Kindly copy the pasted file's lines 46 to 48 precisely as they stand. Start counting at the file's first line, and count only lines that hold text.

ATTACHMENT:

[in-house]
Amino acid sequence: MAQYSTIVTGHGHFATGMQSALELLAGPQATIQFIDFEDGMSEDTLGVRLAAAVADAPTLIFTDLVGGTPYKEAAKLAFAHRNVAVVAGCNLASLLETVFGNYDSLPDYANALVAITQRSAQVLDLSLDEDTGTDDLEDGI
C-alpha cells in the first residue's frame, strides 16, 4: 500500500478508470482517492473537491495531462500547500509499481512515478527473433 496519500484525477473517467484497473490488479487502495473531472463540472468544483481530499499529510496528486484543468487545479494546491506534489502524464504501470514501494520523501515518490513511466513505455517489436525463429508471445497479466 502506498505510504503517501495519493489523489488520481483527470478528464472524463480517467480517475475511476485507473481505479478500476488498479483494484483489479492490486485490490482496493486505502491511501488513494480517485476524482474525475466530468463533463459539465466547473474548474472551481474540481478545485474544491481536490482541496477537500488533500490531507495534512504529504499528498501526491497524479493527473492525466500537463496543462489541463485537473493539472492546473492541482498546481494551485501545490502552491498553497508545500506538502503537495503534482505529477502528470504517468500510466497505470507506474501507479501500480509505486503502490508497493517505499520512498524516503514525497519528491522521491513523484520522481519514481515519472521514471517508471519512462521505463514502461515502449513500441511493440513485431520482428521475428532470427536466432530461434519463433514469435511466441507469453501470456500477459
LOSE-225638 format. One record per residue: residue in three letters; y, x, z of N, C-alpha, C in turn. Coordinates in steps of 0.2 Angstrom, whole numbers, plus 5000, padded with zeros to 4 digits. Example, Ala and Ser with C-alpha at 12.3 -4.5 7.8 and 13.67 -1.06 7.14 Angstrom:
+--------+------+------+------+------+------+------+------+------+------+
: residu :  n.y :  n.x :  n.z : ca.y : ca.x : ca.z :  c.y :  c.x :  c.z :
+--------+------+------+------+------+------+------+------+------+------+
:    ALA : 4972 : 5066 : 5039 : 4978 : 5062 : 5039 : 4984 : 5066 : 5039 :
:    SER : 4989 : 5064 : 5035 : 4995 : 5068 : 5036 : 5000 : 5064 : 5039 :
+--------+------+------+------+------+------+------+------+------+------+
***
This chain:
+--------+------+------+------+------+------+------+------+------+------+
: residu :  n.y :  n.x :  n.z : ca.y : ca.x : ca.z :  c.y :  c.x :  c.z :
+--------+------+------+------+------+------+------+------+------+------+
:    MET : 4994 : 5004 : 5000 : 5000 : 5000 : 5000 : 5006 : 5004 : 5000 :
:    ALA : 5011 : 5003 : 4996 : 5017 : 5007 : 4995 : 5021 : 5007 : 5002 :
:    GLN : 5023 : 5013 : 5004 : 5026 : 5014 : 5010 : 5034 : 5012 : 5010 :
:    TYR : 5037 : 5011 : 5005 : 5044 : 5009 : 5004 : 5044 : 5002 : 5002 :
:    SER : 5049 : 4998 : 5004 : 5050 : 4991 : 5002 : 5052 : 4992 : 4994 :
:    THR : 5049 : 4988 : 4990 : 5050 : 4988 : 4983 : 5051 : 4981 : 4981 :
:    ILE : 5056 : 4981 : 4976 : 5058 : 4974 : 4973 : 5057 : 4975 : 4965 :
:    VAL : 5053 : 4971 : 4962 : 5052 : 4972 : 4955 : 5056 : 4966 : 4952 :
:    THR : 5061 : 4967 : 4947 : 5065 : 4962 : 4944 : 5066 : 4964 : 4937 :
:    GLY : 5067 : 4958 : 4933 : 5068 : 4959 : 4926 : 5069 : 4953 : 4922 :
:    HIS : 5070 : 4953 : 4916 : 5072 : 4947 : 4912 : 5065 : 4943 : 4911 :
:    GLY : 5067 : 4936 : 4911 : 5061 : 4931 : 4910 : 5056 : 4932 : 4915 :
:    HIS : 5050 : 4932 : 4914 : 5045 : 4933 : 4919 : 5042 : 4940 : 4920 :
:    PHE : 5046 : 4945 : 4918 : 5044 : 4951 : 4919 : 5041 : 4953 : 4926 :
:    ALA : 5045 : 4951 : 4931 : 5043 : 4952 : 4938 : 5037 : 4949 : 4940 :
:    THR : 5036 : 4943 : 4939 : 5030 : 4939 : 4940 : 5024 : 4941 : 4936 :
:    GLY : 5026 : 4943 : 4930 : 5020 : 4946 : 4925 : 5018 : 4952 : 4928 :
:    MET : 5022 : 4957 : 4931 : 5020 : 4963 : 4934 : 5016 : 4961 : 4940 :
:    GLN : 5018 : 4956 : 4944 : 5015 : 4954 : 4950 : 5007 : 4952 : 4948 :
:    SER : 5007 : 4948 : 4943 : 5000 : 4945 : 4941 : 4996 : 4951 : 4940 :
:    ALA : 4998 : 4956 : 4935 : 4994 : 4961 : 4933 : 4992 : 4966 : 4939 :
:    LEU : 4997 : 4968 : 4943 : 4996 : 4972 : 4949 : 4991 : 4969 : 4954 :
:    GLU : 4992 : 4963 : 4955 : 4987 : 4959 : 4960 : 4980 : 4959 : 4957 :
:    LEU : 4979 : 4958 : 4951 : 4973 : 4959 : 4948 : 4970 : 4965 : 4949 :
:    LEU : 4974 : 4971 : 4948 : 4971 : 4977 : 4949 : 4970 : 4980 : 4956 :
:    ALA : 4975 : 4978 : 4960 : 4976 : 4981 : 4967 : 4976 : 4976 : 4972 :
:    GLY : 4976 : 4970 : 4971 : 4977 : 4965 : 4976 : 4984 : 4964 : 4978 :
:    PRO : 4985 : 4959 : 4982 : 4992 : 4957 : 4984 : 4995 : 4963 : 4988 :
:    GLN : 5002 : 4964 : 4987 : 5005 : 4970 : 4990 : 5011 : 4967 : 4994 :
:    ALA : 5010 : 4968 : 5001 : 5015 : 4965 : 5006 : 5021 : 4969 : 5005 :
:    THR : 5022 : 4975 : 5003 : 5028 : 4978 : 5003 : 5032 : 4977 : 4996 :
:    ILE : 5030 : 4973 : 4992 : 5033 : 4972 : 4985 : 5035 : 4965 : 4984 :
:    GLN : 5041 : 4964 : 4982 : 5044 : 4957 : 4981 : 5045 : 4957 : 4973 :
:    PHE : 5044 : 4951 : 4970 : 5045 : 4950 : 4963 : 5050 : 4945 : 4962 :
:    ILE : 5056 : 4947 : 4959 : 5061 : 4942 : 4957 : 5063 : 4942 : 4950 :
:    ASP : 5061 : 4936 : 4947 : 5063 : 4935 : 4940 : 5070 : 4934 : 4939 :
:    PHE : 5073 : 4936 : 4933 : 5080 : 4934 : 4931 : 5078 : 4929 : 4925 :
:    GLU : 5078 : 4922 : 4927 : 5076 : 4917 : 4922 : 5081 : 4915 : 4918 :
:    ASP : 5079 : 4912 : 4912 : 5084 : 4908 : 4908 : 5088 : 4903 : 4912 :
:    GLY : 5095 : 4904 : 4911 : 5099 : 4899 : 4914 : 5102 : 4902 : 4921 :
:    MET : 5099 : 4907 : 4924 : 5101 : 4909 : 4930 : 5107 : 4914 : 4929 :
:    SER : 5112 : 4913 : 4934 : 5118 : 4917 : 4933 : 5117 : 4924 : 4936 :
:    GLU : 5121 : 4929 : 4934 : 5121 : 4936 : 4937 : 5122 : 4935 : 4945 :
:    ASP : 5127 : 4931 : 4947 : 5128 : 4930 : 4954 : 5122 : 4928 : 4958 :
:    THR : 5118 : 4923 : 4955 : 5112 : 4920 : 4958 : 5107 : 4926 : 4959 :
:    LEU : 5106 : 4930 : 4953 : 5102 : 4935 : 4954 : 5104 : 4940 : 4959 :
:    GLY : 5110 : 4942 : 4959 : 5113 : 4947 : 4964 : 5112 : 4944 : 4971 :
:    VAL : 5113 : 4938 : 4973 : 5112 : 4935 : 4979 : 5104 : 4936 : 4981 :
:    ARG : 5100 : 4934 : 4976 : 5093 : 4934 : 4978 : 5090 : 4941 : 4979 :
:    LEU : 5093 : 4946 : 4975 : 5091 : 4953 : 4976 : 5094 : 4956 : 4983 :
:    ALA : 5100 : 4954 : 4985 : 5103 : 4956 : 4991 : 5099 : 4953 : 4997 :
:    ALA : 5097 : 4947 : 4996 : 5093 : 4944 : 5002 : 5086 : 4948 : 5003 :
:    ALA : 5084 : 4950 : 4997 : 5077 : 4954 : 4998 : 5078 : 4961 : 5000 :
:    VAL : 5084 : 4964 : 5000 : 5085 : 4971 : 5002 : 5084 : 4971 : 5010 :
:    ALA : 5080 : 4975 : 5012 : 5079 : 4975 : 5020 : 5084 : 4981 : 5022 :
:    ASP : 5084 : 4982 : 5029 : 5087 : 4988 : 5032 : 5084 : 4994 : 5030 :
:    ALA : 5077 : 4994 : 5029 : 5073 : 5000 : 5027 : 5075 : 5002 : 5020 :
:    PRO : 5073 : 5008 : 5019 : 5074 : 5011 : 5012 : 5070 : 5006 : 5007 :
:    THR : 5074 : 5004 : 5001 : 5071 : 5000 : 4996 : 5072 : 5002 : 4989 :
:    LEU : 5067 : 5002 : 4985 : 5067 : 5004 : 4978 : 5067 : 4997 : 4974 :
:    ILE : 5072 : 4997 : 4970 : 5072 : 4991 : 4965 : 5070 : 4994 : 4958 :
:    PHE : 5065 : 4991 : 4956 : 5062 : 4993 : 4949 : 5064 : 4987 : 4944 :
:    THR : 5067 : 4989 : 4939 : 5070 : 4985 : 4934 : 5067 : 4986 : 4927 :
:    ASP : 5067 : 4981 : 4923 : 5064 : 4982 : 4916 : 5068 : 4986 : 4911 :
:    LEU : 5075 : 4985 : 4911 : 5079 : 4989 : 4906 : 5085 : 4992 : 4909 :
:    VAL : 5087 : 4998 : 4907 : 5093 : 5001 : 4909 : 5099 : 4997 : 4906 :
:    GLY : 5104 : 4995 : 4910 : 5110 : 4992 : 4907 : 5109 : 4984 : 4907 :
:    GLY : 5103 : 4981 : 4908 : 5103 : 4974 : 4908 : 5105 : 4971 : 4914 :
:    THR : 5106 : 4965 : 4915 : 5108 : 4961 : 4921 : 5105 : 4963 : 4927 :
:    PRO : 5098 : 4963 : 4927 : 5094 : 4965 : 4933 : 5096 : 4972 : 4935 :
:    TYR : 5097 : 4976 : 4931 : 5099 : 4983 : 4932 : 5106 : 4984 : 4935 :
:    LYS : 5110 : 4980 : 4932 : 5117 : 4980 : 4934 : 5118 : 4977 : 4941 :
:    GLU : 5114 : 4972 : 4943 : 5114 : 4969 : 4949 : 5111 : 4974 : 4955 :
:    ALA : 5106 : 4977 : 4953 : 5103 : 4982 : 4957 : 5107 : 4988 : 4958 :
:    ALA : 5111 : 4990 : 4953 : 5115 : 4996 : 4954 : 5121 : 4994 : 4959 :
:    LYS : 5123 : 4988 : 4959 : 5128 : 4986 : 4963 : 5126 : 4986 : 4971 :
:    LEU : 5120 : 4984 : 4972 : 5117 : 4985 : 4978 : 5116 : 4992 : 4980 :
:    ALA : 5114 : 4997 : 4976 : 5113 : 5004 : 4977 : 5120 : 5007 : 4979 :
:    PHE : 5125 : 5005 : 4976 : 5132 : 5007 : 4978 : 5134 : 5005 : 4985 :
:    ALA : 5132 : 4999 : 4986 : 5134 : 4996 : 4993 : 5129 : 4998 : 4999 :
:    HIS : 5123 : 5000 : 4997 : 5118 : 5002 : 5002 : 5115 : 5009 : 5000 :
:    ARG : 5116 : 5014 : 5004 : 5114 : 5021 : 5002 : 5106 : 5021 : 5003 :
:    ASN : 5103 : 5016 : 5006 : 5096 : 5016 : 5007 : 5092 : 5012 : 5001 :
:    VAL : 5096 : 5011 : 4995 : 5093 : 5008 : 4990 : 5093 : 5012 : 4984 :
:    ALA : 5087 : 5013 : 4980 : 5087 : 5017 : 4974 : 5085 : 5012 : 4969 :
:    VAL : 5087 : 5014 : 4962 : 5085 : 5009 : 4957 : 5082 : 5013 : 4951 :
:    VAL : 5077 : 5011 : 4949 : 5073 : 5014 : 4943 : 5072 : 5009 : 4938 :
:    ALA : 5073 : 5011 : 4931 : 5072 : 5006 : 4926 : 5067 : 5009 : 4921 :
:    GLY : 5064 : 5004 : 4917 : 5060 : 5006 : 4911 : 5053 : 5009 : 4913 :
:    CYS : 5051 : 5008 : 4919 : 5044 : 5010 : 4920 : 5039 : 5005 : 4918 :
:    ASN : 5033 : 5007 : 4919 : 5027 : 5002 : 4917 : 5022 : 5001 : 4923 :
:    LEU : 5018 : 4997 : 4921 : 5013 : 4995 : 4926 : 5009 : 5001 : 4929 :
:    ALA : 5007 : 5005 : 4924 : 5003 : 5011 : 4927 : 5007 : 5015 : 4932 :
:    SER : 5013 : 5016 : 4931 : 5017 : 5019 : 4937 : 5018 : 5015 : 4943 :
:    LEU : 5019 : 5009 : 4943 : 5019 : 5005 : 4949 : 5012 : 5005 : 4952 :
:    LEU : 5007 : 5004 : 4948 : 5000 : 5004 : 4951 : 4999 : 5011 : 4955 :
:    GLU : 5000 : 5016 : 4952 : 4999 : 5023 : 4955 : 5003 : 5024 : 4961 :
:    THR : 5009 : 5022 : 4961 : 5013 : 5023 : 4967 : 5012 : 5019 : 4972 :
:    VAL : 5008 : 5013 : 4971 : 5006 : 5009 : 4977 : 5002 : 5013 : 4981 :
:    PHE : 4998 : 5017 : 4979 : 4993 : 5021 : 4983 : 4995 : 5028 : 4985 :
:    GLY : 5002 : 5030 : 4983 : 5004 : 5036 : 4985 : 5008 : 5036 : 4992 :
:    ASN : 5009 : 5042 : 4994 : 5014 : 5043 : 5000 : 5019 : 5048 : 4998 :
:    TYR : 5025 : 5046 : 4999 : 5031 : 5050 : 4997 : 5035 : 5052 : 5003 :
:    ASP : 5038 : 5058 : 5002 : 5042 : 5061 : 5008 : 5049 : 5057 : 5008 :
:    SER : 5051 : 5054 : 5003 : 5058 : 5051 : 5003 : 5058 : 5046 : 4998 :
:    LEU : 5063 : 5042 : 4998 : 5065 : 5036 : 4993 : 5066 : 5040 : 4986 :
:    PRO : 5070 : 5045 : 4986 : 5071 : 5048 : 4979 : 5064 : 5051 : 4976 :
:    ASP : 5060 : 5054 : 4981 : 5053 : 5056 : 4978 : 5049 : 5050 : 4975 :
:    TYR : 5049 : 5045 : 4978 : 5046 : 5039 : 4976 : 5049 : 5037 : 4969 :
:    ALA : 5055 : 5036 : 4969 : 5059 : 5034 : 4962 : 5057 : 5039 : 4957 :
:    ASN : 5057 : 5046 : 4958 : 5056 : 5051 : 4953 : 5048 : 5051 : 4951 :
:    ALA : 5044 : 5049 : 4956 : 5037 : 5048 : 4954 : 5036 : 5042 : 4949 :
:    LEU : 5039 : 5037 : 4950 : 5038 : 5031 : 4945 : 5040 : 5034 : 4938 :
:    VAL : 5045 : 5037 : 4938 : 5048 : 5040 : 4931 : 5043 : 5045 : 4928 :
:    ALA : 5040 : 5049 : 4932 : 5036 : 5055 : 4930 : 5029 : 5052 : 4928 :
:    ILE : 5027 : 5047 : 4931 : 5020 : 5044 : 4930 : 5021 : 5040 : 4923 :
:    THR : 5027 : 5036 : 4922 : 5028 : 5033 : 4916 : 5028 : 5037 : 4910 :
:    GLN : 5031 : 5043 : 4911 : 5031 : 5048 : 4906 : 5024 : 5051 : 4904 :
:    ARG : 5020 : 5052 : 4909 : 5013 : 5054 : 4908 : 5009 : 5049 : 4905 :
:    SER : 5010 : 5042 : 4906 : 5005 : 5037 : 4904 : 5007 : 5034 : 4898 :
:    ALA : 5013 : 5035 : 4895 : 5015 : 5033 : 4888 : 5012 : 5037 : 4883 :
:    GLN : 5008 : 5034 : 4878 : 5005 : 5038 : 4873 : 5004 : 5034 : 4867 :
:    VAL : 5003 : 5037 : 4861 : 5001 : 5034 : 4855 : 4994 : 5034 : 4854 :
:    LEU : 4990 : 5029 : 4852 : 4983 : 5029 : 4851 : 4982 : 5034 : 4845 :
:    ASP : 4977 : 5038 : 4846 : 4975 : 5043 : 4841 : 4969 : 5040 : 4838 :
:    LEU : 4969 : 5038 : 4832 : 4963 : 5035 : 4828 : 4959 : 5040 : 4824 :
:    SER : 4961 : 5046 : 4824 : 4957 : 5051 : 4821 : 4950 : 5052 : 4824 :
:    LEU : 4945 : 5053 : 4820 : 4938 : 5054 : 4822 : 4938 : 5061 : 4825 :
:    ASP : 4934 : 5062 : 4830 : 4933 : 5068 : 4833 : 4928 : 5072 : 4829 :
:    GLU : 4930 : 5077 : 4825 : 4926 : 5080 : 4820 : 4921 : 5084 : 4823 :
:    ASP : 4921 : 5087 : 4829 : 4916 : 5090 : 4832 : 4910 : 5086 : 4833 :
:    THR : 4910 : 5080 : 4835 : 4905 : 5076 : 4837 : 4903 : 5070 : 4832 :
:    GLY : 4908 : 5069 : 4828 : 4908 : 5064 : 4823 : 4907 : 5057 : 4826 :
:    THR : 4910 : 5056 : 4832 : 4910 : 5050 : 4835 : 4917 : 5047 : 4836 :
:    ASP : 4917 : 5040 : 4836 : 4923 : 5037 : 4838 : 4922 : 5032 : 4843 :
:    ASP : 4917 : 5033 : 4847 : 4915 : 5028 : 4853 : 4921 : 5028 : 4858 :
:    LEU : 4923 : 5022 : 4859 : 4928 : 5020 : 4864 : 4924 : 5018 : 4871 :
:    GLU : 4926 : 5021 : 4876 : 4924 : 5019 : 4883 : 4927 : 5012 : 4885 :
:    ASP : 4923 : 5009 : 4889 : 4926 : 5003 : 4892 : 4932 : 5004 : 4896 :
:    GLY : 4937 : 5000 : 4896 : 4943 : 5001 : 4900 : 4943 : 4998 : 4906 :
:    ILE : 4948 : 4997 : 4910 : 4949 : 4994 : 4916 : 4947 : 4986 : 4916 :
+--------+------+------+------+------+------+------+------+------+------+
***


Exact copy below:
:    THR : 5022 : 4975 : 5003 : 5028 : 4978 : 5003 : 5032 : 4977 : 4996 :
:    ILE : 5030 : 4973 : 4992 : 5033 : 4972 : 4985 : 5035 : 4965 : 4984 :
:    GLN : 5041 : 4964 : 4982 : 5044 : 4957 : 4981 : 5045 : 4957 : 4973 :